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WSJ.com: What's News US Thu, 21 Sep 2017 02:21:12 EDT
  • Hurricane Maria Slams Into Puerto Rico  - Hurricane Maria slammed into Puerto Rico early Wednesday pounding the island with huge waves, massive rain, and lashing winds as the storm buzz-sawed its way through the mountainous island.
WSJ.com: What's News Technology Thu, 21 Sep 2017 00:30:03 EDT
  • Dyn Says Cyberattack Has Ended, Investigation Continues  - The web service provider was disrupted by a denial-of-service attack on Friday that cut off access to popular sites such as Twitter, Netflix and PayPal.
  • Visa Taps Blockchain for Cross-Border Payment Plan  - Visa is putting a bitcoin-style network to work as it aims to take on a new market, the large and complex cross-border payments made between businesses.
  • Airbnb Revises New York Rules Amid Possible Legislation  - Airbnb announced planned changes to its home-listing website in New York to appease regulators, as Gov. Andrew Cuomo considers a bill that would impose stiff fines on some hosts.
  • Russian Hacker Suspected of LinkedIn Attack Indicted in U.S.  - A federal grand jury in Oakland has indicted a 29-year-old Russian man suspected of hacking into three Bay Area technology companies: LinkedIn, Dropbox and Formspring, a now-defunct social networking company.
  • FCC Reaches Settlement With T-Mobile Over Unlimited Plans  - The Federal Communications Commission said Wednesday it reached settlement with T-Mobile US Inc. valued at $48 million for failing to adequately inform consumers of wireless data restrictions on plans it called “unlimited.”
  • Kabam Weighs Multiple Offers for Canada Studio  - Mobile-videogame publisher Kabam Inc. is weighing multiple acquisition offers for its most lucrative studio, according to a person familiar with the matter, in a sign of continued deal making in the game industry.
  • Snapchat to Revamp Ad Sales Agreements With Publishers  - Snapchat has indicated it intends to shake up the structure of its content deals with media companies, telling some that it wants to pay them a licensing fee and sell all the advertising itself.
  • The Natural Side of A.I.  - IBM CEO Ginni Rometty on the biggest misconception about intelligent machines
  • Citrix Raises Annual Outlook as Quarterly Earnings Jump  - Citrix Systems Inc. reported better-than-expected results in the latest quarter and raised its outlook for the year as the software company benefited from climbing revenue from its license updates and maintenance business.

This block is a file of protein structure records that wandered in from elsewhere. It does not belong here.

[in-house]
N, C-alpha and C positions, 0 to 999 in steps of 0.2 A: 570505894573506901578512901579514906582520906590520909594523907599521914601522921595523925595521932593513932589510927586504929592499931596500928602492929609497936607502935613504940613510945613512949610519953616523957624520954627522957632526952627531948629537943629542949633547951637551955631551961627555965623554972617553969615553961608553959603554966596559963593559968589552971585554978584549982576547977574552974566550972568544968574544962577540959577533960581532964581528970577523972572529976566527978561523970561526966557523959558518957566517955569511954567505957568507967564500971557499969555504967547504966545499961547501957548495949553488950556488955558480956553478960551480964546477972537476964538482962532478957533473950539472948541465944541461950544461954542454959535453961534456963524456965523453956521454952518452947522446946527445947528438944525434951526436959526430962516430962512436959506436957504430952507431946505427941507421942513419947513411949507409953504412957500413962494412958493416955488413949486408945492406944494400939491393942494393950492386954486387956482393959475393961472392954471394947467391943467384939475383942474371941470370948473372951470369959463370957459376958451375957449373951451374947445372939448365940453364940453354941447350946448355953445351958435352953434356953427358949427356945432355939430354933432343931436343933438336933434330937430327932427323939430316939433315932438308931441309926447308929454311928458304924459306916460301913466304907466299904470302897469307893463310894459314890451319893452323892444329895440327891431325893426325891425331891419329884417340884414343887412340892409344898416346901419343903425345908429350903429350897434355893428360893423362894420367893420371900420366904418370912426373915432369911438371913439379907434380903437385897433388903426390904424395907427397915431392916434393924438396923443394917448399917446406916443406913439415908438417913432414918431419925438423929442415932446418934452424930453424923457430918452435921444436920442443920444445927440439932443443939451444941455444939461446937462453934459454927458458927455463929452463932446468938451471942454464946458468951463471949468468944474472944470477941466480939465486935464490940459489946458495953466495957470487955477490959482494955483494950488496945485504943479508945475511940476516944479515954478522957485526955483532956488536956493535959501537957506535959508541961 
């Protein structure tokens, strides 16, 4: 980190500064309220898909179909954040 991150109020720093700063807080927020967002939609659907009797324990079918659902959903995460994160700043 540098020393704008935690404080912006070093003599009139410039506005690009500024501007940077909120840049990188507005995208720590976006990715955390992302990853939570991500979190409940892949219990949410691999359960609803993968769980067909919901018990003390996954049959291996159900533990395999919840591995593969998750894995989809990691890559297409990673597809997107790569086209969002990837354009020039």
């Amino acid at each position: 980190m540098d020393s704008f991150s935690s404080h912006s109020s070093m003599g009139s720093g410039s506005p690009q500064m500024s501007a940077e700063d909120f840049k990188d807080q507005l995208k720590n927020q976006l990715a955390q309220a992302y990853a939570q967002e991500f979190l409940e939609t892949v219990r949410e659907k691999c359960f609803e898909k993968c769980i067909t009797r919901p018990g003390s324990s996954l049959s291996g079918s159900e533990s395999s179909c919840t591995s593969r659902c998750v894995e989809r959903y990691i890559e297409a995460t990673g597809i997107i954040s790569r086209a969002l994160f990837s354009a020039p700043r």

• Google Signs Up CBS for Planned Web TV Service  - Google Inc. has reached an agreement with CBS Corp. to carry the broadcast network on its soon-to-be-launched web TV service, people familiar with the matter said.
  • IPO Hopeful Bloom Energy Enlisted Colin Powell for Tax-Credit Extension  - The $1.2 billion-backed Silicon Valley-based energy startup said in documents, viewed by The Wall Street Journal, that the extension of a tax credit is a “prerequisite for an IPO.”
  • Pure Storage, Dell Settle Litigation Launched by EMC  - Pure Storage and Dell Technologies ended a three-year legal battle launched by EMC Corp., which was recently acquired by the big computer maker.
  • Cybersecurity: Peace of Mind Isn't Priceless  - Fortinet’s recent warning is the latest sign that cybersecurity demand is moderating.
  • Seagate Earnings Jump on Cost Cuts, Storage Demand  - Seagate Technology said its profit more than tripled in the September quarter, boosted by the company’s recent cost cuts and increasing demand for its cloud-storage products.
  • Google Pitches Survey Tool to Measure Effectiveness of Advertising, Branded Content  - Google wants to help marketers better understand the impact of their advertising and branded content efforts with a new version of its online surveys product called Google Surveys 360.
  • Calling Tehran: Vodafone Leaps Into Iran With Internet-Service Deal  - Vodafone Group is partnering with an Iranian internet-service provider to help improve its networks in the country, making it the latest, big Western company to dive into the fast-opening Islamic Republic.
  • Turns Out Belichick Is Not a Big Tablet Guy  - Bill Belichick is done fumbling with technology on the sidelines.
  • Nintendo Earnings: What to Watch  - Nintendo is scheduled to announce its second-quarter earnings after the Japanese market closes on Oct. 26. Here’s what you need to know.
  • 'Grand Theft Auto' Game Publisher Plans New Title  - Take-Two Interactive Software confirmed it would release a “Red Dead” videogame next fall after investors drove up the company’s shares 5% Monday on earlier hints that the announcement was imminent.
  • Salesforce's M&A Target List Excluded Twitter  - Months before Salesforce considered buying Twitter, the company was looking at more than a dozen acquisition targets that didn’t include the social-media giant, according to a leaked internal presentation for its board members.
  • Venture Capital Prowls into the Life-Insurance Business  - Ladder Financial said it raised $14 million in a new fundraising round led by Canaan Partners, one of LendingClub’s first outside investors.
  • Intel's Earnings Rise, but Revenue Outlook Disappoints  - Intel reported a 9% rise in quarterly earnings, as a lengthy slide in the computer market reversed and cloud companies stocked up on servers. Shares, though, slid after the company’s lackluster revenue outlook.
  • Corporate Leaders Can Learn From Himalayan Climbers  - How is climbing the corporate ladder like reaching the summit of Mount Everest? Workplace teams may harm their effectiveness when they play down individuals’ important differences to promote group cooperation, a study finds.
  • Qualcomm Promises 5G Modem Chip for 2018  - Qualcomm Inc. announced plans to deliver its first chip for the next generation of cellular networks, angling to be ready as some carriers roll out versions of 5G services by 2018.
  • Zenefits Touts New Software in Turnaround Effort  - Human-resources startup Zenefits is seeking to put its troubled past behind it, launching redesigned software at its first customer conference in an effort to jump-start sales and repair its corporate image.
  • Tesla Extends Delivery Date of Model 3 for New Reservations  - The wait for Tesla’s upcoming Model 3 sedan just got longer for some buyers. New reservations for the vehicle won’t be filled until mid-2018 or later.
  • Companies Try Out Selfies as Password Alternatives  - Companies and government agencies—from ride-hailing service Uber and credit-card giant MasterCard to the Alabama Department of Revenue—are asking people to snap self-portraits on their phones as proof of identity.
WSJ.com: US Business Thu, 21 Sep 2017 02:21:12 EDT
  • Google Jumps Back Into Hardware With $1.1 Billion HTC Deal  - Google said it would buy part of struggling Taiwanese smartphone maker HTC for $1.1 billion in cash, as it accelerates its efforts to crack the handset market.